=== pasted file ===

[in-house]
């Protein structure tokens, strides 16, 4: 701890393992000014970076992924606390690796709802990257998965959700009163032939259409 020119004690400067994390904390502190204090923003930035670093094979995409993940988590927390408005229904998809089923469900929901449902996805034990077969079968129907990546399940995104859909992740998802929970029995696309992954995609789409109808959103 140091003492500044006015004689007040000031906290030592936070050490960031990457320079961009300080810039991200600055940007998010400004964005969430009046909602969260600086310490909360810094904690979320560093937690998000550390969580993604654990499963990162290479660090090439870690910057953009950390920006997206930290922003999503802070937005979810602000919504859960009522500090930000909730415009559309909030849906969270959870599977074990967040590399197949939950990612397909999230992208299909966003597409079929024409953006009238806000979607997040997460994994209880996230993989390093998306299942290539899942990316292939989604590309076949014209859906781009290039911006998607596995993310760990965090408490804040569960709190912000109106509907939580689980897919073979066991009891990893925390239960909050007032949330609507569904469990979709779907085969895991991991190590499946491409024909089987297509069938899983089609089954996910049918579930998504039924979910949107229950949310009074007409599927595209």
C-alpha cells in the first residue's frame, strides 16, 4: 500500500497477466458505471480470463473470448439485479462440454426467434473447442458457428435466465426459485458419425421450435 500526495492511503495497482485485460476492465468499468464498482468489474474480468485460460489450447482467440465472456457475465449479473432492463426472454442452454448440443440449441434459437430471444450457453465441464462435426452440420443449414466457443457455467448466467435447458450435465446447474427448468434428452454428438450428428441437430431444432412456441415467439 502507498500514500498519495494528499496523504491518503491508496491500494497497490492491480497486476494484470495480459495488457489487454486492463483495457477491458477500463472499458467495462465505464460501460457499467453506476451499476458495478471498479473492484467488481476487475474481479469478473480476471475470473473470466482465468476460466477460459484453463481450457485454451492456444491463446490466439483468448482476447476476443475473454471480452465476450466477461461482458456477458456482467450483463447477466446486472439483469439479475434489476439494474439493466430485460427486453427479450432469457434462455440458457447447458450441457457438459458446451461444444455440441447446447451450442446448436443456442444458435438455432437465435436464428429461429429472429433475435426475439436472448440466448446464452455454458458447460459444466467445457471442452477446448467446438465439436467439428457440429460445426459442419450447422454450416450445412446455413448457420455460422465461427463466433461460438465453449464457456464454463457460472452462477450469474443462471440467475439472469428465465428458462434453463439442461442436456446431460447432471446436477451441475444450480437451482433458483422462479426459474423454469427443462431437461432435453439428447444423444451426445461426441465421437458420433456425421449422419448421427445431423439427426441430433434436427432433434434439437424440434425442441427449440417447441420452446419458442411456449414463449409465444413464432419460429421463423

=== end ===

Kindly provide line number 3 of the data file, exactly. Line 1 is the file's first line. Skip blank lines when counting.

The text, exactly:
C-alpha cells in the first residue's frame, strides 16, 4: 500500500497477466458505471480470463473470448439485479462440454426467434473447442458457428435466465426459485458419425421450435 500526495492511503495497482485485460476492465468499468464498482468489474474480468485460460489450447482467440465472456457475465449479473432492463426472454442452454448440443440449441434459437430471444450457453465441464462435426452440420443449414466457443457455467448466467435447458450435465446447474427448468434428452454428438450428428441437430431444432412456441415467439 502507498500514500498519495494528499496523504491518503491508496491500494497497490492491480497486476494484470495480459495488457489487454486492463483495457477491458477500463472499458467495462465505464460501460457499467453506476451499476458495478471498479473492484467488481476487475474481479469478473480476471475470473473470466482465468476460466477460459484453463481450457485454451492456444491463446490466439483468448482476447476476443475473454471480452465476450466477461461482458456477458456482467450483463447477466446486472439483469439479475434489476439494474439493466430485460427486453427479450432469457434462455440458457447447458450441457457438459458446451461444444455440441447446447451450442446448436443456442444458435438455432437465435436464428429461429429472429433475435426475439436472448440466448446464452455454458458447460459444466467445457471442452477446448467446438465439436467439428457440429460445426459442419450447422454450416450445412446455413448457420455460422465461427463466433461460438465453449464457456464454463457460472452462477450469474443462471440467475439472469428465465428458462434453463439442461442436456446431460447432471446436477451441475444450480437451482433458483422462479426459474423454469427443462431437461432435453439428447444423444451426445461426441465421437458420433456425421449422419448421427445431423439427426441430433434436427432433434434439437424440434425442441427449440417447441420452446419458442411456449414463449409465444413464432419460429421463423